The  arbitration that was conducted in this  case  fell
within the coverage of Alaskas Uniform Arbitration Act.19   Under
the   act  both  findings  of  fact  and  legal  conclusions  are
unreviewable,  even  in the case of gross  error.20   As  already
noted, much of State Farms briefing is devoted to the proposition
that the arbitrators erred as a matter of law in finding that the
facts  of  this  case supported an NIED claim.  But  we  may  not
review  this  question  because of  the  doctrine  of  arbitrable
unreviewability.  We thus confine this opinion to the question of
policy coverage.
          State Farms argument on this point is that the coverage
it  provides is not necessarily coextensive with NIED  liability.
State  Farm  contends  that  even  if  the  arbitrators  decision
concerning  the Dowdys entitlement to NIED awards is correct  (or
incorrect   but  insulated  from  judicial  review),   per-person
coverage  under  the  UIM policy does not extend  to  the  Dowdys
          claims because the Dowdys were not injured in the accident with
          The   Dowdys  argue  that  the  in  the  same  accident
requirement of separate coverage is necessarily satisfied because
the  arbitrators have determined that the Dowdys have compensable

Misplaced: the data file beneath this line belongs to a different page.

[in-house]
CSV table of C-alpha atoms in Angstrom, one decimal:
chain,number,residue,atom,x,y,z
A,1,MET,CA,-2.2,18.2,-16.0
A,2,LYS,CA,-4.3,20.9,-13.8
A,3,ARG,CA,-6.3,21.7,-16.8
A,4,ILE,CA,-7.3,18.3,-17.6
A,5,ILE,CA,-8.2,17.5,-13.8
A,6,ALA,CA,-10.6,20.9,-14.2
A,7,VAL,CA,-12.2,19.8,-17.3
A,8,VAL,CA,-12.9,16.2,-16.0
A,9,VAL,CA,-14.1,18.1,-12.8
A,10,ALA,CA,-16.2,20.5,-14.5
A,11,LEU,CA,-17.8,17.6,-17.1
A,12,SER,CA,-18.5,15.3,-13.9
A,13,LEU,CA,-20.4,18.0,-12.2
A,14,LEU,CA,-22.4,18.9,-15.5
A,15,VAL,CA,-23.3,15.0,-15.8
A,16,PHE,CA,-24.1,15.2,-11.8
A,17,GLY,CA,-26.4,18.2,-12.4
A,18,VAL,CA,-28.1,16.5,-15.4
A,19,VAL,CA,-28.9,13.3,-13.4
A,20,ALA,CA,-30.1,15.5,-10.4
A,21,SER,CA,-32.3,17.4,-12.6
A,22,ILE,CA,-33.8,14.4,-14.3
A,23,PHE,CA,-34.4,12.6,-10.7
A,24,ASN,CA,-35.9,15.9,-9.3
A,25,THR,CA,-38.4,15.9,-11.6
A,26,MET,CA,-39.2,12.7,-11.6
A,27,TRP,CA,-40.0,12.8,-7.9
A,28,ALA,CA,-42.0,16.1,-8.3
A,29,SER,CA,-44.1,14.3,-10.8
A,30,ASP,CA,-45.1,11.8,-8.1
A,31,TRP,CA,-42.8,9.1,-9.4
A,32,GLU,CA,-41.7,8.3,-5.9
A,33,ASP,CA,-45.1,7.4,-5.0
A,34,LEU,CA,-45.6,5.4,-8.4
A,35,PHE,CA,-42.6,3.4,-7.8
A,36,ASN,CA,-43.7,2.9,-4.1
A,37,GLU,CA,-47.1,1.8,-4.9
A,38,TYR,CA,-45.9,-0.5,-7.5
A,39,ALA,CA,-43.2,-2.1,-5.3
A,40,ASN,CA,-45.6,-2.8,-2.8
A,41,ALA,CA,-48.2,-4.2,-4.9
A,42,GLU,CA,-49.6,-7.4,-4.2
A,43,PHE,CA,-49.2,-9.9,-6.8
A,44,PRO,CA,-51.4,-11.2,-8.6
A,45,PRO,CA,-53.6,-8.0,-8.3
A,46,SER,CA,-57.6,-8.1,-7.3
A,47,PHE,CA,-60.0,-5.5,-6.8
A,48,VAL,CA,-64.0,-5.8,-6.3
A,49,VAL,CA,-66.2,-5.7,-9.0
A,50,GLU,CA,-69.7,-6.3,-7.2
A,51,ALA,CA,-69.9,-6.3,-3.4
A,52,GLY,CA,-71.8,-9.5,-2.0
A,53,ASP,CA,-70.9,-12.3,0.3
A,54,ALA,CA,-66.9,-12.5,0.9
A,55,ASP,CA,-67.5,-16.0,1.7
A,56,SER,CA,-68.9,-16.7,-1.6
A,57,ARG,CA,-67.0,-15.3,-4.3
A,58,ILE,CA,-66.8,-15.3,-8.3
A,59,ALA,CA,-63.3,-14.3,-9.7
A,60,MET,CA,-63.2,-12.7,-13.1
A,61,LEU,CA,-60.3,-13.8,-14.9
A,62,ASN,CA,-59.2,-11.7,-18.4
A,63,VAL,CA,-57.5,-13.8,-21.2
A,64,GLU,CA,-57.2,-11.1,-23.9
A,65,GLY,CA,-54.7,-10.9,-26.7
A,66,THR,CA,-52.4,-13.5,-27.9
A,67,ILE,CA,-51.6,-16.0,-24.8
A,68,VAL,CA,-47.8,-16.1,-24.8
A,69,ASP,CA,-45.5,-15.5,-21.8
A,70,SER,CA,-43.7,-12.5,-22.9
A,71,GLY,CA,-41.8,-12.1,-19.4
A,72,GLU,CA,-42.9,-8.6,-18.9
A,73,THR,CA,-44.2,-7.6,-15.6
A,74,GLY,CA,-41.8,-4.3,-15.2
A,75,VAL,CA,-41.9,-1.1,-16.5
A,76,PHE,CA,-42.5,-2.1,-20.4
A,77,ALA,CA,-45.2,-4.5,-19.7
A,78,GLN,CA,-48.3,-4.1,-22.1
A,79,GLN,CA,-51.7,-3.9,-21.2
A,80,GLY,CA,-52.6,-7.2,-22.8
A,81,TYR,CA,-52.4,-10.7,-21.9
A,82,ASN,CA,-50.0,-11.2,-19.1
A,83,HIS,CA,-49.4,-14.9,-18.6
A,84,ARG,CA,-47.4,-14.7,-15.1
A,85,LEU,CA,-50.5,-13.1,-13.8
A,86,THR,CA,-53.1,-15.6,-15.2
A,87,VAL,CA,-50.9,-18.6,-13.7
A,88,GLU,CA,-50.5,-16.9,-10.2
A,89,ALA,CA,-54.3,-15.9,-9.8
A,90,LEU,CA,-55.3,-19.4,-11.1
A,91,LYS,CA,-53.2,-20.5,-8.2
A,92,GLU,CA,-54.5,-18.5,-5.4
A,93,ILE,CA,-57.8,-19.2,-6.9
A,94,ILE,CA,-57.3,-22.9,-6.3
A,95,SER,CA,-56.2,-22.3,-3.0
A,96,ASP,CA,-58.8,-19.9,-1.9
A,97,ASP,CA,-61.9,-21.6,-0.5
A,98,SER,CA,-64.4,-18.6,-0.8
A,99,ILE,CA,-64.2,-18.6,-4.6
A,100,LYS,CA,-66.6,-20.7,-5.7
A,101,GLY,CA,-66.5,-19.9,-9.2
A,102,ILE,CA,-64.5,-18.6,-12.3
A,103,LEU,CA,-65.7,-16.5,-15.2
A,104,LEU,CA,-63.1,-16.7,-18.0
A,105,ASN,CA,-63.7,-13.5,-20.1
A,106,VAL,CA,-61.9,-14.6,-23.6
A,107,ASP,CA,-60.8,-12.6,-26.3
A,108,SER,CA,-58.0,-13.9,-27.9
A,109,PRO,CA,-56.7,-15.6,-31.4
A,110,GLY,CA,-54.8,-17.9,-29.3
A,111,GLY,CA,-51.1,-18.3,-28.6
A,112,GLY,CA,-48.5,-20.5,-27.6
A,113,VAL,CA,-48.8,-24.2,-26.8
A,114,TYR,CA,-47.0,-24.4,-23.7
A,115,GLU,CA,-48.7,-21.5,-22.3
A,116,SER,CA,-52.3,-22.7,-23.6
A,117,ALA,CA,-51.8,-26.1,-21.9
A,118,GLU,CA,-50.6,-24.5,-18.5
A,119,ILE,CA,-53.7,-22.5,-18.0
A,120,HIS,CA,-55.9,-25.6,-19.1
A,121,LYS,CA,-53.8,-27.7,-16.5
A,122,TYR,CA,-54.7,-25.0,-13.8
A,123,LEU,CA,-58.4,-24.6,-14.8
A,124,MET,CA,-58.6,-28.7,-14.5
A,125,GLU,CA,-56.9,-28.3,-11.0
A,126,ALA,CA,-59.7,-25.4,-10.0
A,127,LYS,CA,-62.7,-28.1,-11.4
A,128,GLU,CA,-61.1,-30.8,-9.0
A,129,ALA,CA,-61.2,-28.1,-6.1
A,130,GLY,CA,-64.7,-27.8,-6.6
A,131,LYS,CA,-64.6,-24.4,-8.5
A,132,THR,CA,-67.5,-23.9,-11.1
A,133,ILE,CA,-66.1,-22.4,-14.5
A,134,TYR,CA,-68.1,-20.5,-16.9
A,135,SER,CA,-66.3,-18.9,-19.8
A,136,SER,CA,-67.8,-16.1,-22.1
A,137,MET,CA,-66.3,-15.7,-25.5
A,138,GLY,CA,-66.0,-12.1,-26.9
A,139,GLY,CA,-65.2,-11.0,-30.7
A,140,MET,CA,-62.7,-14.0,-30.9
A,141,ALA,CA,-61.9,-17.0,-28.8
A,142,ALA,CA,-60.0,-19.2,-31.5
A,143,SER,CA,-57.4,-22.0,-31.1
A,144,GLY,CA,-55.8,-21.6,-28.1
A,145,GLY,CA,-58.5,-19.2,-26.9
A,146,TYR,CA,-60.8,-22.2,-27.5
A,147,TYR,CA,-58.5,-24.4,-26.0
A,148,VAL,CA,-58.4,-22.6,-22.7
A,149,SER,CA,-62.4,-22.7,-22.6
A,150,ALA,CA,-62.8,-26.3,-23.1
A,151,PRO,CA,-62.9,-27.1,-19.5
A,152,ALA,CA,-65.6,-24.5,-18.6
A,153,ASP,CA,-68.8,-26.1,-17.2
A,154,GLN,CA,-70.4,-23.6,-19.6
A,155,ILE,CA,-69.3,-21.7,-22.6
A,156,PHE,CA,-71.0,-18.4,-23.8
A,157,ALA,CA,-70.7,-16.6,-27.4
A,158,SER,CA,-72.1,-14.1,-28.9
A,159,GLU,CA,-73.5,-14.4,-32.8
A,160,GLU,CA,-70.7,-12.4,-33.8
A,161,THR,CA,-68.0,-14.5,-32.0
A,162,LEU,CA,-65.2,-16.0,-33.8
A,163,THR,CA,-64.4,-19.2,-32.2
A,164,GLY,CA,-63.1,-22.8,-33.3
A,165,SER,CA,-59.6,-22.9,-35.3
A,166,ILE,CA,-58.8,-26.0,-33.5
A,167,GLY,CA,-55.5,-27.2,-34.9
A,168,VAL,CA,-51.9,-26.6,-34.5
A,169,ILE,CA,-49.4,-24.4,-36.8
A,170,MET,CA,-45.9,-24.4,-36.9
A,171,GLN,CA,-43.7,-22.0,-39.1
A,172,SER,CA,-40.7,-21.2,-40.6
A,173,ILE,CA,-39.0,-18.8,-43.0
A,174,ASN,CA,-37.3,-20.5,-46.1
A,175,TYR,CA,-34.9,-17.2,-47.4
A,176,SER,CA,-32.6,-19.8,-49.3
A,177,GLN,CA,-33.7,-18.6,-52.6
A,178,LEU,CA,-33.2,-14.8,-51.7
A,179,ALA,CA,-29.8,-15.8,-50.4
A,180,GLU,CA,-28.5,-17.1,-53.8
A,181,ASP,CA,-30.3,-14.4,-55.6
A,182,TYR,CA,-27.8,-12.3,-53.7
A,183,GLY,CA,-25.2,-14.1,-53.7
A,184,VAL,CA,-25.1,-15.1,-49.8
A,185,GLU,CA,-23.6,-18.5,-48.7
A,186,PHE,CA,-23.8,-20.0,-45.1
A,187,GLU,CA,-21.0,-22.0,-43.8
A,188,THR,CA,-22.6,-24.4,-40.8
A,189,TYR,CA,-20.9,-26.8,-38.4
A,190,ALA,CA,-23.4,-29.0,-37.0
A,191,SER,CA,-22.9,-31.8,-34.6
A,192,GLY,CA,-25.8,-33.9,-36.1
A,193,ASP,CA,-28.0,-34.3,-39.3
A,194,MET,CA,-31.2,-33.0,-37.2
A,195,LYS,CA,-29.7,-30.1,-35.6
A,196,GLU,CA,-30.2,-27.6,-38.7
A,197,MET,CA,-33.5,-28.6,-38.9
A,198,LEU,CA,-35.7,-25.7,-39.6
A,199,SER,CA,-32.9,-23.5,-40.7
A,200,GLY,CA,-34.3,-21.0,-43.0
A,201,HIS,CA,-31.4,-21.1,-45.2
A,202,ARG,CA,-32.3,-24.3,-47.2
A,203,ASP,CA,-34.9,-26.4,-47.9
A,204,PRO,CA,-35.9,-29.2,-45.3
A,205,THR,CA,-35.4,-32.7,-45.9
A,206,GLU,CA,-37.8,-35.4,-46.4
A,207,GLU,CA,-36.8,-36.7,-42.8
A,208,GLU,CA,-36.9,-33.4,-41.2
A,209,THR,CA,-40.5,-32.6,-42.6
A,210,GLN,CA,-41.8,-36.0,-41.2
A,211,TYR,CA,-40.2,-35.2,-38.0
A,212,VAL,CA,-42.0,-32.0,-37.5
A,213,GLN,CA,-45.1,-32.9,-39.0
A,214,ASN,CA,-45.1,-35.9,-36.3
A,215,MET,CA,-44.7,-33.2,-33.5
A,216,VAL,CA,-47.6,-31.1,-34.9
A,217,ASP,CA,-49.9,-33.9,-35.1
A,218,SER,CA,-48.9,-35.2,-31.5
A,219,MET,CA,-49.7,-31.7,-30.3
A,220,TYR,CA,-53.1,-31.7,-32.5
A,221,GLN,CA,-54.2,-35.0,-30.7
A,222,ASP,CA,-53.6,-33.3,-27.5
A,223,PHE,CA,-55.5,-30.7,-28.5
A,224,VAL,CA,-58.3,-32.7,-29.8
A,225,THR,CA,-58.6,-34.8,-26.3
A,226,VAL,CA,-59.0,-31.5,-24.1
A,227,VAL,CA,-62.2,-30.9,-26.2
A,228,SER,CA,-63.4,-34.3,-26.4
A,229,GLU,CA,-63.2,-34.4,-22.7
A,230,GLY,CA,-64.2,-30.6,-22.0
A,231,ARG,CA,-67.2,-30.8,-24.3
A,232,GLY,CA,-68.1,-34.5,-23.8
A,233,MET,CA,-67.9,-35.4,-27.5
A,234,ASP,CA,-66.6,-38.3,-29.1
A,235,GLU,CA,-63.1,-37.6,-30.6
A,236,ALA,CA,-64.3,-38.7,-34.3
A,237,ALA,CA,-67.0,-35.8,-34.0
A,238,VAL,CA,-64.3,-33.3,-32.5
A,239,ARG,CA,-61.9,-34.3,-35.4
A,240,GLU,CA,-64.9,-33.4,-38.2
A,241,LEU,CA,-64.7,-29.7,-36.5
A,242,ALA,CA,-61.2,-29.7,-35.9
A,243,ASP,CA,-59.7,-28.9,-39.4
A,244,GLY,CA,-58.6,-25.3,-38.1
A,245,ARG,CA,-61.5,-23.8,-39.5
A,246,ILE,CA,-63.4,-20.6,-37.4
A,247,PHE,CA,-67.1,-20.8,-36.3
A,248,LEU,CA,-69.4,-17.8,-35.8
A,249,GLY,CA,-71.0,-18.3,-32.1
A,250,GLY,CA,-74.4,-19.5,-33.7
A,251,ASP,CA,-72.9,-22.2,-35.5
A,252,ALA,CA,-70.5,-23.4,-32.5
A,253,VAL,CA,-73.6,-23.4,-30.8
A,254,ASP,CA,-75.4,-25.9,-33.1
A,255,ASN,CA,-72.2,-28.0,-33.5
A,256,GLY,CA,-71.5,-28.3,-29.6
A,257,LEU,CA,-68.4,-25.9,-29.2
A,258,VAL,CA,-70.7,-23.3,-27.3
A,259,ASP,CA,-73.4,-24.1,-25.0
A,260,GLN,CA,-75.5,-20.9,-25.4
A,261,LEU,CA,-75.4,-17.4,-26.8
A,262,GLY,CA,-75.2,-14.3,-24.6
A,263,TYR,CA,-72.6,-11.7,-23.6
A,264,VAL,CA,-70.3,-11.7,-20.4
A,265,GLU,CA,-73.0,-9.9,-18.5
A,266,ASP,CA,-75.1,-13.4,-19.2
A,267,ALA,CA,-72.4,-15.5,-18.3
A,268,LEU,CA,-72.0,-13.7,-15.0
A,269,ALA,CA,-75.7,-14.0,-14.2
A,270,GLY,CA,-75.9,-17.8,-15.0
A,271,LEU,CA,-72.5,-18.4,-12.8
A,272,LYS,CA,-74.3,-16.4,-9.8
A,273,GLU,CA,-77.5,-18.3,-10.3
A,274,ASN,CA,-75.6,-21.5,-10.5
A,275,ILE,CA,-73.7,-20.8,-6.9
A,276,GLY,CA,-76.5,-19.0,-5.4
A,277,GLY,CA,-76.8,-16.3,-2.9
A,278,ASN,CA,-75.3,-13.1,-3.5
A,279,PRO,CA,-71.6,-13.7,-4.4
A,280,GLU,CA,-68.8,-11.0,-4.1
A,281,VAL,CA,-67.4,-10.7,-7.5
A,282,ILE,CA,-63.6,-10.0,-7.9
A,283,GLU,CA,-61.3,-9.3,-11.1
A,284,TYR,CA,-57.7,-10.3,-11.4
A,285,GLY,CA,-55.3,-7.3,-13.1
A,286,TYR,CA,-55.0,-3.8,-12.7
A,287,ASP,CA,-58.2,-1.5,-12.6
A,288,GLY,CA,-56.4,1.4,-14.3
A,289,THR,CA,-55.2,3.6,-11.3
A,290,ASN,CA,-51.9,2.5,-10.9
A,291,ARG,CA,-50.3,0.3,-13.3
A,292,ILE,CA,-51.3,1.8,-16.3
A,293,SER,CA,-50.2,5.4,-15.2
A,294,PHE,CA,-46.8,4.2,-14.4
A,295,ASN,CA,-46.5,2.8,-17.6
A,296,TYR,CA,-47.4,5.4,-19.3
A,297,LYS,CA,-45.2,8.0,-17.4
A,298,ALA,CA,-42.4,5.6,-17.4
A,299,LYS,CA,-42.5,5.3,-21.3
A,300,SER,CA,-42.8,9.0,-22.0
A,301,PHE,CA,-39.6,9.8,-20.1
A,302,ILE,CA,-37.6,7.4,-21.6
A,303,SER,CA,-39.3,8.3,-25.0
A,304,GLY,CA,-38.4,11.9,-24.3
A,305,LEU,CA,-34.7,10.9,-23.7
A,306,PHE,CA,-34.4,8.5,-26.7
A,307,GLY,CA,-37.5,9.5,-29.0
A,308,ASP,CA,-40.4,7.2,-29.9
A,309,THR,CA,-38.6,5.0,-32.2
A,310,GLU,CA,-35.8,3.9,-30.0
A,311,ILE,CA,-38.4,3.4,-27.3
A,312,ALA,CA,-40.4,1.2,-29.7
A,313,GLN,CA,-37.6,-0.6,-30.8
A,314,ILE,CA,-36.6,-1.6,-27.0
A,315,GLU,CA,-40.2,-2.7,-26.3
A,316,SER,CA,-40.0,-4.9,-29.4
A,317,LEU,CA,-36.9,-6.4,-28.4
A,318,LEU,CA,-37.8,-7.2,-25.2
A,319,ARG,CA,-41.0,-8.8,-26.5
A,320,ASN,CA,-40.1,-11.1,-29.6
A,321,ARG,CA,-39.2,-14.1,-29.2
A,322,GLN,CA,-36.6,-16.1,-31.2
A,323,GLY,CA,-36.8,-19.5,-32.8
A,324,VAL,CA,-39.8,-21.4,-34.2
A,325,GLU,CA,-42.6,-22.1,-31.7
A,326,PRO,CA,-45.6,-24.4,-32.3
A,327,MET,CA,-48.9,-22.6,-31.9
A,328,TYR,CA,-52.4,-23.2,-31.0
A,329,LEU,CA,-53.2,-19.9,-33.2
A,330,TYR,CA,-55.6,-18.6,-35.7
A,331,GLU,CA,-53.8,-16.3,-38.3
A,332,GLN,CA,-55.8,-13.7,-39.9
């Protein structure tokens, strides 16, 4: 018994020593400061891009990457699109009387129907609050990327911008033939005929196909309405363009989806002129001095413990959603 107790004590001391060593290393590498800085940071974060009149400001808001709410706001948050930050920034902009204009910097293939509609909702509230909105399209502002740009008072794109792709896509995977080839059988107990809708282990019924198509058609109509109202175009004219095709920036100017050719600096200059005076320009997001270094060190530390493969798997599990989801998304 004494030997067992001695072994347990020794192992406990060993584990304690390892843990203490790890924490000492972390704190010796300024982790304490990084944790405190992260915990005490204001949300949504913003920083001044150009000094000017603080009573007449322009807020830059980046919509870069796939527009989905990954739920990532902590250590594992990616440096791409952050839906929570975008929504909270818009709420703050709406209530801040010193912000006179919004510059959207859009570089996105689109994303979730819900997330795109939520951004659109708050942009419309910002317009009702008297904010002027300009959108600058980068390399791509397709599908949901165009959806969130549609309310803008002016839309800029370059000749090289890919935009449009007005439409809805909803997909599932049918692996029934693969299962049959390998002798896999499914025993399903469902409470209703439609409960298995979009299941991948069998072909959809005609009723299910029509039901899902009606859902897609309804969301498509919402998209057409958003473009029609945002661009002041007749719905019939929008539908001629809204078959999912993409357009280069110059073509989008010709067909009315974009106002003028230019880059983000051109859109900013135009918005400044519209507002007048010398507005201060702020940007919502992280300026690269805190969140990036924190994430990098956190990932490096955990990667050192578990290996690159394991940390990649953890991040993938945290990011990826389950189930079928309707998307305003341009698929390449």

NIED  bystander claims and this determination is legally  correct
and, in any case, not subject to judicial review on its merits.
          In  accordance  with the standard  of  review  that  we
employ  in  interpreting the language of insurance policies,  the
question  here is, could a reasonable person expect  that  policy
language  providing coverage for damages due to bodily injury  to
two  or  more  persons in the same accident would  apply  to  the
Dowdys who were not in the accident with their daughter, did  not
witness  it, and did not come upon it shortly after it  occurred?
In our view this question must be answered in the negative.
          The  accident referred to by the policy in the  context
of  this  case is, of course, the collision between the  vehicles
driven  by Kirk Jackson and Heather Dowdy.  When it occurred  Asa
and  Barbara Dowdy were miles away.  They did not view the  scene